The initial election results showed Scott leading Nelson by 12,562 votes, or 0.15% of the vote. Under Florida law, a manual recount is triggered if election results show a margin of less than 0.5% of the vote.[178] Both candidates filed lawsuits in connection with the recount. After the recount, Florida elections officials announced on November 18, 2018, that Scott had prevailed. Scott received 50.05% of the vote to Nelson's 49.93%; the margin of victory was 10,033 votes out of 8.19 million votes cast. Nelson then conceded.[179] It was the most expensive Senate race in the nation in 2018.[180] After the race, Scott's Super PAC, New Republican PAC, received criticism from across the political spectrum for its aggressive practices and was the subject of several FEC complaints for multiple violations of federal election law;[181][182][183] the Super PAC's finances are chaired by hedge fund billionaire Ken Griffin, who personally donated at least $10 million to the PAC.[184][185][186]


The Senate term for the 116th Congress began on January 3, 2019, but Scott's term as governor ended on January 8. On December 4, 2018, Scott's office announced that he would finish his term as governor and not resign early.[5] Scott attended the ceremonial swearing-in of his successor as governor, Ron DeSantis, on the morning of January 8, 2019, in front of Florida's historic Old Capitol.[187] Scott left the ceremony early to fly to Washington, D.C., and was sworn in to the Senate by Vice President Mike Pence later that afternoon.[188][5][189]

Trump administration

Scott, President Donald Trump, and Senator Marco Rubio aboard Air Force One in 2019.

In January 2019, Scott encouraged Trump to declare a national emergency to build a border wall if Congress would not give him the funds to do so.[190] In February 2019, when Trump declared a national emergency, Scott applauded the decision.[191]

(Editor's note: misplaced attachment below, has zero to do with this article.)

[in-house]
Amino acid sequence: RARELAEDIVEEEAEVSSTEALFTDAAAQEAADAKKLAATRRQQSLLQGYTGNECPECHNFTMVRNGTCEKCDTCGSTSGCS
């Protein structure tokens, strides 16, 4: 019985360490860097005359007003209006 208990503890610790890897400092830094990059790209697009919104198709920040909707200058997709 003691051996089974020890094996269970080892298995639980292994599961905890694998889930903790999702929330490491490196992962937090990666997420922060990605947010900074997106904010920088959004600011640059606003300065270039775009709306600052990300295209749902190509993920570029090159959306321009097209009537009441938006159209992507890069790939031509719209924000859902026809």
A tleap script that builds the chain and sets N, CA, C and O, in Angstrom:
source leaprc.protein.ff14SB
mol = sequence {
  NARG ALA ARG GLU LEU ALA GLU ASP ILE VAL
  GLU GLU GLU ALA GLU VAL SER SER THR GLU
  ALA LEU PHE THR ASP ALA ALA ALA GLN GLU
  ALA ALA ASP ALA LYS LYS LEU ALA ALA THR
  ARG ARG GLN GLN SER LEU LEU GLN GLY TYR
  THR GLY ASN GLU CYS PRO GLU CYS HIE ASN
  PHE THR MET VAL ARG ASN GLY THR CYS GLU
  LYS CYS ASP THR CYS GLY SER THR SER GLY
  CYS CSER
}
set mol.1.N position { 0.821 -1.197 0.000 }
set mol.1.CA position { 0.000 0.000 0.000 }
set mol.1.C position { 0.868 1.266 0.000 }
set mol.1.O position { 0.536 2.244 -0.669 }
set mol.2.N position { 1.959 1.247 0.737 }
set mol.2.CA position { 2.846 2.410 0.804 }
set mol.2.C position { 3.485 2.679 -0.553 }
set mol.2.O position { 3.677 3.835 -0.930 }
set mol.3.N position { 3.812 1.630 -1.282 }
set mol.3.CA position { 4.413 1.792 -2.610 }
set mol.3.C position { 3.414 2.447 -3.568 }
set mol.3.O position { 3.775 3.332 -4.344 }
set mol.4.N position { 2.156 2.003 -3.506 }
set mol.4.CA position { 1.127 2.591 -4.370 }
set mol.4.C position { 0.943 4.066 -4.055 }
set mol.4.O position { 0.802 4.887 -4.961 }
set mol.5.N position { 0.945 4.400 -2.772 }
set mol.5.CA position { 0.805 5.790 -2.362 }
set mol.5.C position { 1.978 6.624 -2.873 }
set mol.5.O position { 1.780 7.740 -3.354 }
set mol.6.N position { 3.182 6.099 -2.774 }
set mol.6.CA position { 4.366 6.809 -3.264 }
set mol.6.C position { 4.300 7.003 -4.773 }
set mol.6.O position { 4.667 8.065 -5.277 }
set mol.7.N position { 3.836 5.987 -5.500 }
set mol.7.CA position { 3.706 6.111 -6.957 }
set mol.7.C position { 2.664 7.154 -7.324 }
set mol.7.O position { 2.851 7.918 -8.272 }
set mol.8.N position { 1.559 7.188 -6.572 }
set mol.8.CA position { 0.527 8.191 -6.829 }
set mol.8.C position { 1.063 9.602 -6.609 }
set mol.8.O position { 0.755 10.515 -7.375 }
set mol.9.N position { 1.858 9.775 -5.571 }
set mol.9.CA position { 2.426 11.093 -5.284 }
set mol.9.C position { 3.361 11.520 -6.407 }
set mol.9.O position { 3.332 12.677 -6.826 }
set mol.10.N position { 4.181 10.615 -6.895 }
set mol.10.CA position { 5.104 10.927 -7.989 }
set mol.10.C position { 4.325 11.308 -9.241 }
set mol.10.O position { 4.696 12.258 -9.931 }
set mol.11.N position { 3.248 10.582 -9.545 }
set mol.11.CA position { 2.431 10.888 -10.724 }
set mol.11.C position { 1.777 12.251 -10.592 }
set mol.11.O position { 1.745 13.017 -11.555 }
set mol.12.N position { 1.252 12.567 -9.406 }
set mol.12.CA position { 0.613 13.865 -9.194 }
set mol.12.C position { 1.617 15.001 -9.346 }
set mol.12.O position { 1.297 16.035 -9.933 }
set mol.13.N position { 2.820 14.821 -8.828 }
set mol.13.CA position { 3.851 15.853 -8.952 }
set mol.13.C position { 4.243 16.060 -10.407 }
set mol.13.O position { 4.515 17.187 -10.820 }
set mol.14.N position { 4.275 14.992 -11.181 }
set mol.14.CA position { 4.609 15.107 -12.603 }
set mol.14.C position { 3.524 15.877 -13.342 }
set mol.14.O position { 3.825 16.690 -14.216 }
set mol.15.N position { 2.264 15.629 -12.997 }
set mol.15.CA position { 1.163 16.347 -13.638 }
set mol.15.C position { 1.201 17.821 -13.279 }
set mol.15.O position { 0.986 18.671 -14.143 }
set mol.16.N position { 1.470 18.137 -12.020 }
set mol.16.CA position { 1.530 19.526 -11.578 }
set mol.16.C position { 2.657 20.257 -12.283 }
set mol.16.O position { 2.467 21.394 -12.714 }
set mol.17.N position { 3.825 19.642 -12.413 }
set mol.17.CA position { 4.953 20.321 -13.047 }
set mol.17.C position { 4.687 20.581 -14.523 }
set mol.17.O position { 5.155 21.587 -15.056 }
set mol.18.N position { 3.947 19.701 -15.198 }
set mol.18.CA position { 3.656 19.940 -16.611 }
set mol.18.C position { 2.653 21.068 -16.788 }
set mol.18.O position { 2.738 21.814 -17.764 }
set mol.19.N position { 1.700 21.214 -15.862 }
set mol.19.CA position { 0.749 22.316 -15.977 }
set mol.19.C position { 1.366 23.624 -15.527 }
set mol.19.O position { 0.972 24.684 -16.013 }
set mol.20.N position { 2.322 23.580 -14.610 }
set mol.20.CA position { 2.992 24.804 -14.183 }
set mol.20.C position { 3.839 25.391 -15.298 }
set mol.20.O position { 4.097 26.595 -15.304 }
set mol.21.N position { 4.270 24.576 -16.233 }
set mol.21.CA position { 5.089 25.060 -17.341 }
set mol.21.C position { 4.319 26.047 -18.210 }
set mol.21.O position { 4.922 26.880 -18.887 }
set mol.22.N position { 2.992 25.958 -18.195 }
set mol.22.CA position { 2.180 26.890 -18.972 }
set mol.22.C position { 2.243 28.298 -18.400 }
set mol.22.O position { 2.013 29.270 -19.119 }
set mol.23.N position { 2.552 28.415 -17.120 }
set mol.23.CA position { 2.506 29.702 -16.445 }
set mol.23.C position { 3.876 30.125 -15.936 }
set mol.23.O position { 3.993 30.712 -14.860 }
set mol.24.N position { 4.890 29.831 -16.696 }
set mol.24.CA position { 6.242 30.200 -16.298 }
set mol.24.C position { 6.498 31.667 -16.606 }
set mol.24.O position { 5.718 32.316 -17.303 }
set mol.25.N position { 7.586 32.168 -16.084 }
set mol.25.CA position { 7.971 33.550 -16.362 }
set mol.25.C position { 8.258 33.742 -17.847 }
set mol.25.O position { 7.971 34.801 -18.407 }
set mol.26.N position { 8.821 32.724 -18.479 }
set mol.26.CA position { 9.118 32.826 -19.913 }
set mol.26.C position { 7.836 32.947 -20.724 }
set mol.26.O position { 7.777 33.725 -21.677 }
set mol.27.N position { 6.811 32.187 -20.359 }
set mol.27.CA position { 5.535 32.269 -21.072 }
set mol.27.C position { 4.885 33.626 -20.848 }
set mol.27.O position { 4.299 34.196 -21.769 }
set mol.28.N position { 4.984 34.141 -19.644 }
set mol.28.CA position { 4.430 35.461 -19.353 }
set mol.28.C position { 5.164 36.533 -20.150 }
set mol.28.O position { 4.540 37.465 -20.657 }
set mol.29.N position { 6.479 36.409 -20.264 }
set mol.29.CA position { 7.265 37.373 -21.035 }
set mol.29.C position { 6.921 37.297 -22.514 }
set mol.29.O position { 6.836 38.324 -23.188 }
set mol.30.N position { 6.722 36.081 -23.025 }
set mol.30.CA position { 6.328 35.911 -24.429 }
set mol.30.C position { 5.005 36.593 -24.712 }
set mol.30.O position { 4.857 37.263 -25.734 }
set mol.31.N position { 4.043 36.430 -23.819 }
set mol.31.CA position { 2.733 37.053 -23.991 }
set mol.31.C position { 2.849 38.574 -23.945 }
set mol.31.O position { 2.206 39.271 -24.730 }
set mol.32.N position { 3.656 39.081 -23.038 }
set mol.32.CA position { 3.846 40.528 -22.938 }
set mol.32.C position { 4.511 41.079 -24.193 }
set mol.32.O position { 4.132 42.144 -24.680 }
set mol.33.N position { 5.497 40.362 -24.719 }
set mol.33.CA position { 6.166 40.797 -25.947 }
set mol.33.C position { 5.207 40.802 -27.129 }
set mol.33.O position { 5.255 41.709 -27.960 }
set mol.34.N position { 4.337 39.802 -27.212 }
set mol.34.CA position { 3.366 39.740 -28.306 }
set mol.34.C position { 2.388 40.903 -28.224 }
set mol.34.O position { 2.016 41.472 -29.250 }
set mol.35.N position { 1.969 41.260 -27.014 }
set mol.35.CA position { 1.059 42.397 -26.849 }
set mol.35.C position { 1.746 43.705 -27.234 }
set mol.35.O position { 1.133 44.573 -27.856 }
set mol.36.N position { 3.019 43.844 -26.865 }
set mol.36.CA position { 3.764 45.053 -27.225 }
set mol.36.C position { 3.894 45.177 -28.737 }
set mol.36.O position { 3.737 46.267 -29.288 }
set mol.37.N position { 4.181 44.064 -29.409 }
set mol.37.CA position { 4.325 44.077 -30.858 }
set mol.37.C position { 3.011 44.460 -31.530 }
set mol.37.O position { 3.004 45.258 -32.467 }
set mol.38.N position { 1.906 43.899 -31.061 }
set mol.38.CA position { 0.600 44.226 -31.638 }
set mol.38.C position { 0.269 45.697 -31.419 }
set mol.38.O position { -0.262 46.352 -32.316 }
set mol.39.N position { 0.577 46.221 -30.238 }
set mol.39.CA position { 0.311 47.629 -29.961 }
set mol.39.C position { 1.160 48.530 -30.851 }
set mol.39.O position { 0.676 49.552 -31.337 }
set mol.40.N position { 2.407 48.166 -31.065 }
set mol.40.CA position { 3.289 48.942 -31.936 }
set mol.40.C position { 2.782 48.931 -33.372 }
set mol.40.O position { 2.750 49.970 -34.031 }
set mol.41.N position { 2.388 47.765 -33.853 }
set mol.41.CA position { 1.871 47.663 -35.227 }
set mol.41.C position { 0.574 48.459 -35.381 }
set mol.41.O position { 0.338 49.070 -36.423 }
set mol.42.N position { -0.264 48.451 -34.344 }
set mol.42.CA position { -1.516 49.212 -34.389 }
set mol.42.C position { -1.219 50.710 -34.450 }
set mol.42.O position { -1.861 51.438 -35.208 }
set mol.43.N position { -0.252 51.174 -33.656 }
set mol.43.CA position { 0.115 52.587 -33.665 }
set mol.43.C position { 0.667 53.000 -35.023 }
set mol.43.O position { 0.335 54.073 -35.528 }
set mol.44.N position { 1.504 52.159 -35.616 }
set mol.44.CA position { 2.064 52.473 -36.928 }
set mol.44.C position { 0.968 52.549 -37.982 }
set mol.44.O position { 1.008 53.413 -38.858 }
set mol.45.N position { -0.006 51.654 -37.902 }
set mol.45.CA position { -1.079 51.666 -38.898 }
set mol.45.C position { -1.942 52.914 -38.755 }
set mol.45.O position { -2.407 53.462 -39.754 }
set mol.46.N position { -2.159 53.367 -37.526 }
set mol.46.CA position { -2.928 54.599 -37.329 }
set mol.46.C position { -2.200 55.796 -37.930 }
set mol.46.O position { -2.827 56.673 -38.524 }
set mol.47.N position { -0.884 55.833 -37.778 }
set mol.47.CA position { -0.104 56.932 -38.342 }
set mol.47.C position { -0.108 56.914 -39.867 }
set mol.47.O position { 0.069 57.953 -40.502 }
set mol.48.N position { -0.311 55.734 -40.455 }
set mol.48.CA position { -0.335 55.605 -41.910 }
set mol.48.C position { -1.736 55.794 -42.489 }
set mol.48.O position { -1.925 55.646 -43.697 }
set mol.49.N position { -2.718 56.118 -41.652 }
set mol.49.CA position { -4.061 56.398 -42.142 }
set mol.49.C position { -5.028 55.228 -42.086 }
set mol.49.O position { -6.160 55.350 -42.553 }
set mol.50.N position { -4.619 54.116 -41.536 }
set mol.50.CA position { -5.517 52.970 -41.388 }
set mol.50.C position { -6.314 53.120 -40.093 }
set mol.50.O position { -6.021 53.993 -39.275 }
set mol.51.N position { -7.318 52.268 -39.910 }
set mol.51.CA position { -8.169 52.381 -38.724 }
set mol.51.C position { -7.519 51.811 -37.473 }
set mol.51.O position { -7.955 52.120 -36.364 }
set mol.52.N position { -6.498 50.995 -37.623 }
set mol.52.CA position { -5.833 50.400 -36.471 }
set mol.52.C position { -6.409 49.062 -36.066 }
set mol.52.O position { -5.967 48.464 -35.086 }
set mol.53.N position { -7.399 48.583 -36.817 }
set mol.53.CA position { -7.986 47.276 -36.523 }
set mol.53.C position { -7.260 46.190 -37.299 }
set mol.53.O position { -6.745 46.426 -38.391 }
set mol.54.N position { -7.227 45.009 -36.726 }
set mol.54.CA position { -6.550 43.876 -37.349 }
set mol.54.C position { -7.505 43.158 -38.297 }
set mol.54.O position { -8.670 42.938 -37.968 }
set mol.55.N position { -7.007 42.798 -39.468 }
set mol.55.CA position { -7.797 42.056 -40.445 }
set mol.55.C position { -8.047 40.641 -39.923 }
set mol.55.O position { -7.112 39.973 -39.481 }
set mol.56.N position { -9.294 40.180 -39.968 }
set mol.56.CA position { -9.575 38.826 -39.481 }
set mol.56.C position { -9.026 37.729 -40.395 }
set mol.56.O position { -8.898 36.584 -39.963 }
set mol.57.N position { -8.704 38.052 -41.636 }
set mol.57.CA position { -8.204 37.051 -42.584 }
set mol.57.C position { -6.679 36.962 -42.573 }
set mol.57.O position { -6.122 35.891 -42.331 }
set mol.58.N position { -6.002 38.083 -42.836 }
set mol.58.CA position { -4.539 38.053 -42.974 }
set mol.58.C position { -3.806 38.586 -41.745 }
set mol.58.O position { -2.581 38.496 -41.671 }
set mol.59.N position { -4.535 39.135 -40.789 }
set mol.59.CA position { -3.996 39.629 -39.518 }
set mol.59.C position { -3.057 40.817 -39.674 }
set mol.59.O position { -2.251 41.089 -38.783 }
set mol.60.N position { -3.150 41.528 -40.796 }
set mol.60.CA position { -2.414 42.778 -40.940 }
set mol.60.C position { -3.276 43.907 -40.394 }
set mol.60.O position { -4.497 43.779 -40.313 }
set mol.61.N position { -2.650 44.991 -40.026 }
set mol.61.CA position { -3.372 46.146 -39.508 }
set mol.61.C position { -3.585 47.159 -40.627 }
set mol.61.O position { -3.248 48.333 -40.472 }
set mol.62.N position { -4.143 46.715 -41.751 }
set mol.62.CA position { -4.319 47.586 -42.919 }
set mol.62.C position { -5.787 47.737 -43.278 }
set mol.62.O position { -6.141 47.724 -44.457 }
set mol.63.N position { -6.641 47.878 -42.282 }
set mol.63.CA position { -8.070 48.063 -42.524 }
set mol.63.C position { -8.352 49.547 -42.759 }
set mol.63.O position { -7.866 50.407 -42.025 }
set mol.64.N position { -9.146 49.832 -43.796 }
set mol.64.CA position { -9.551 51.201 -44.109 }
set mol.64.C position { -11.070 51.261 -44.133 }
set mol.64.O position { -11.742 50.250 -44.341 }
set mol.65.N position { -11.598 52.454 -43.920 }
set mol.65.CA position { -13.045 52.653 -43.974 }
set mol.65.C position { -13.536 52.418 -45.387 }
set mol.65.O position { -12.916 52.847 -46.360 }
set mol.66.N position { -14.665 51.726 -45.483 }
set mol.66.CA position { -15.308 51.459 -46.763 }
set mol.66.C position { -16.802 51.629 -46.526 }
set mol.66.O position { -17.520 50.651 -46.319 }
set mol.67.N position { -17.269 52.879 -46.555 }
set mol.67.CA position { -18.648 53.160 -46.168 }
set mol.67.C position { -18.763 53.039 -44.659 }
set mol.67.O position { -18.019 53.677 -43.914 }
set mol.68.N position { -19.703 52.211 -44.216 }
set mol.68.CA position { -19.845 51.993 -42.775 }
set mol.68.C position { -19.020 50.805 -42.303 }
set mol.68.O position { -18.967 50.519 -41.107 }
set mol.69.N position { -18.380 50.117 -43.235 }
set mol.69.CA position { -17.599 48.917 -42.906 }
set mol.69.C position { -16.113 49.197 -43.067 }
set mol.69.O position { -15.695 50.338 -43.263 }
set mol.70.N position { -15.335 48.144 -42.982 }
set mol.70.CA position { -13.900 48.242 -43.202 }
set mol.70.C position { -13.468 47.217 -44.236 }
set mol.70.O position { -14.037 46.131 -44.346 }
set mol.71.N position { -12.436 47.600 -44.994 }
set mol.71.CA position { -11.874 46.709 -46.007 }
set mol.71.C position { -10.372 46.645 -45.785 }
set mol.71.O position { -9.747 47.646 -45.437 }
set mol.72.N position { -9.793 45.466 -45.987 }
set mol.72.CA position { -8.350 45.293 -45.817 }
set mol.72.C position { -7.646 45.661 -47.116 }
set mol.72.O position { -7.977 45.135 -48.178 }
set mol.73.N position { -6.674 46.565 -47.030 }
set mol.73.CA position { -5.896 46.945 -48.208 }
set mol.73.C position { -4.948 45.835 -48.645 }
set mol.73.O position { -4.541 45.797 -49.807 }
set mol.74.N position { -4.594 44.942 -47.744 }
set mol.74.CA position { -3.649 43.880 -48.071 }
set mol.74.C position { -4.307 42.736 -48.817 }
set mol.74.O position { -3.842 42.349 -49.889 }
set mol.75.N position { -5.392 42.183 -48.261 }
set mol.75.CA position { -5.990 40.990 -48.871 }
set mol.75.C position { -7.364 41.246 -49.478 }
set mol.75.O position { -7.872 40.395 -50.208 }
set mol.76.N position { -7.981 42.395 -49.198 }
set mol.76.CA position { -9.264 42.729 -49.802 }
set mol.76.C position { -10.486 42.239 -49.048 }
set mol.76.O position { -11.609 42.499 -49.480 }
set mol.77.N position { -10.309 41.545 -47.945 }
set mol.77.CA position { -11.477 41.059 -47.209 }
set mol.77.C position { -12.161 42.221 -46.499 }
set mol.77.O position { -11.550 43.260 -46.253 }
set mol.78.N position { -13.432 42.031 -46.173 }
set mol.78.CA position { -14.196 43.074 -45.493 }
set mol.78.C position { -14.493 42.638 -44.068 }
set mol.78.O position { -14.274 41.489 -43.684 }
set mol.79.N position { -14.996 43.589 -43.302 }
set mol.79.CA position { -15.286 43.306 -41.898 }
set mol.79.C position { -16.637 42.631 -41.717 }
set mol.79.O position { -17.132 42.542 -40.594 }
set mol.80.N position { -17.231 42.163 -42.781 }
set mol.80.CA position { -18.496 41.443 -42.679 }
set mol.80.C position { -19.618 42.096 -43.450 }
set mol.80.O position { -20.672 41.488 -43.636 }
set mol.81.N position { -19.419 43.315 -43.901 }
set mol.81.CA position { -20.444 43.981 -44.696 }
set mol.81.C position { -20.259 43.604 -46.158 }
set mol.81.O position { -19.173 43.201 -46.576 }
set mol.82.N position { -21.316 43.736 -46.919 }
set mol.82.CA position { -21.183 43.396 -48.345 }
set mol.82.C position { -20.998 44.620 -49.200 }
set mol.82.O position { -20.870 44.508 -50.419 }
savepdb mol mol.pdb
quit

In April 2019, amid calls for an American military intervention in Venezuela, Scott said that the Maduro regime was perpetrating a "genocide" and that the U.S. was "not aggressive enough" about the situation. Fact-checkers and experts described Scott's assertion of a genocide as false and misguided.[192][193] Scott called on the U.S. to position its military assets to be prepared to respond to events in Venezuela.[194]

In May 2020, Scott voted for an amendment co-sponsored by Senators Steve Daines and Ron Wyden that would have required federal intelligence and law enforcement agencies to obtain federal court warrants when collecting web search engine data from American citizens, nationals, or residents under the Foreign Intelligence Surveillance Act (FISA).[195][196]

After Supreme Court Justice Ruth Bader Ginsburg died on September 18, 2020, Scott sided with Senator Mitch McConnell and called on her replacement to be voted on before that year's presidential election.[197]

After Donald Trump lost the 2020 presidential election while making false claims of fraud, Scott voted to object to seating the electors from Pennsylvania but voted against the other objection raised for seating the electors from Arizona. Both objections were rejected by the Senate, 92–7 and 93–6, respectively.[198][199][200]

Biden administration

In April 2021, Scott ran unopposed for the chairmanship of the National Republican Senatorial Committee and was formally selected on November 10, 2020, succeeding Senator Todd Young.[201][202]

In March 2021, Scott voted against the American Rescue Plan Act; after it passed, he called upon Florida and other states to reject federal assistance from the package.[203]